The Austrian foreign minister, Karin Kneissl, at the conference on Tuesday
The Austrian foreign minister, Karin Kneissl, at the conference on Tuesday

Makes sense to rethink renewable-only energy future: Austrian FM

ANI | Updated: Feb 27, 2019 07:16 IST

New Delhi [India], Feb 27 (ANI): The Austrian foreign minister Karin Kneissl on Tuesday stated that it "makes sense to rethink the 'renewable-only' energy future," outlining that economic, social and technical constraints had to be factored in while setting targets for energy transition.
"It makes sense to rethink the 'renewable-only' energy future, if I may put it like that," Kneissl remarked at a conference held here by the Observer Research Foundation.
"If we aim too high, we run the risk to miss our target, mainly a socially acceptable energy transition. We have to take into consideration the technical and economic constraints, not to mention social ones. Gas might be an important bridge fuel, maybe clean gas with the help of new technologies," she stated.
However, she noted that new technologies in the field of renewable energy "still need research and they need time," at the conference on 'The future of Global Energy in-between Oil, Gas and Renewables'.
"I hope that we will spend more of our political energy, in particular in Europe, on research and innovation and not waste time and money and nerves on other topics that are currently on top of our agenda," she mentioned.
She also referred to the Yellow Vest protests in France, which have been ongoing since November last year, during her speech.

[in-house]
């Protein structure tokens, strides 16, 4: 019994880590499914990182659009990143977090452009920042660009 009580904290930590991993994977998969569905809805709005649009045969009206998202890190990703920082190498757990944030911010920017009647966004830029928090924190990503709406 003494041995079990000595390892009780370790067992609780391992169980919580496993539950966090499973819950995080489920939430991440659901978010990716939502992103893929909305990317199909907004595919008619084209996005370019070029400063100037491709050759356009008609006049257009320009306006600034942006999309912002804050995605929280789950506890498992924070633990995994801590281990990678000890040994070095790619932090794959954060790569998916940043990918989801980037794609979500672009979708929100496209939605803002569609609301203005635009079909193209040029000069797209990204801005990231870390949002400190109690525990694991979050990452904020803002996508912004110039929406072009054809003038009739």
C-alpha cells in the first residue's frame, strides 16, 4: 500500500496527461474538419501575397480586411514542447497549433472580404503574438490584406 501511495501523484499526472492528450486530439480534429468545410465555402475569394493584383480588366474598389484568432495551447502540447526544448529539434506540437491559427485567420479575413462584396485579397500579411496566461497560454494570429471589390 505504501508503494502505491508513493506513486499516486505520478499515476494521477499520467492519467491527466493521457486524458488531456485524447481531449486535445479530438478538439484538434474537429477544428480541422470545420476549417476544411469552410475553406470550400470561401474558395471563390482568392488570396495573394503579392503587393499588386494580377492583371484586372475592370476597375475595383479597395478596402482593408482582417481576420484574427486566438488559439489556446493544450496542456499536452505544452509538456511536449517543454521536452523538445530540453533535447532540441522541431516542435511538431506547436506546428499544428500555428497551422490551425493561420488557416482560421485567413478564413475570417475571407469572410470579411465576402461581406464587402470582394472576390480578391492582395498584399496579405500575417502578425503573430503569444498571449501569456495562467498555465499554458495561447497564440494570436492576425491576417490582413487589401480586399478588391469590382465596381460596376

"French government introduced additional taxes on petrol to reduce CO2 (carbon dioxide) emissions, but suddenly, the French men could no longer afford to drive to work, to bring the children from school every day," Kneissl stated.
Highlighting that Austrians pay around 800 million euros as "green electricity gas" taxes, she stated that without this, renewable energy sources would not be available to the "same extent".
"This is considerable for consumers and economy. For an average family of about four people, we talk of about 3,600 dollars per year. So Austria, a highly industrialised country can barely afford the energy transition, the obvious question is how will others manage to do it?
She also pressed that affordability is a key factor in public acceptance of clean energy sources.
"Without affordability, there won't be public acceptance. Without public acceptance, energy transition can't happen," the Dutch foreign minister said.
She championed natural gas as the "bridge fuel" of the future.
"Until renewable efficiency measures, storage possibilities and new technologies are developed sufficiently to reach climate goals and are affordable for the broader public, the answer - and I have already underlined this - might lay in natural gas as an alternative," Kneissl remarked.
"Natural gas is the bridge fuel for the future. There are many different technologies that are being explored these days that might help make it even cleaner and a proper solution when it comes to emissions," she said.
The Dutch minister, who is currently on a three-day visit to India, met with External Affairs Minister Sushma Swaraj earlier on Tuesday. Both the sides discussed ways to enhance bilateral ties.
She also paid a visit to the Gandhi Smriti here.
Kneissi's visit comes at a time when India and Austria are celebrating the completion of 70 years since the establishment of diplomatic relations between the two countries. (ANI)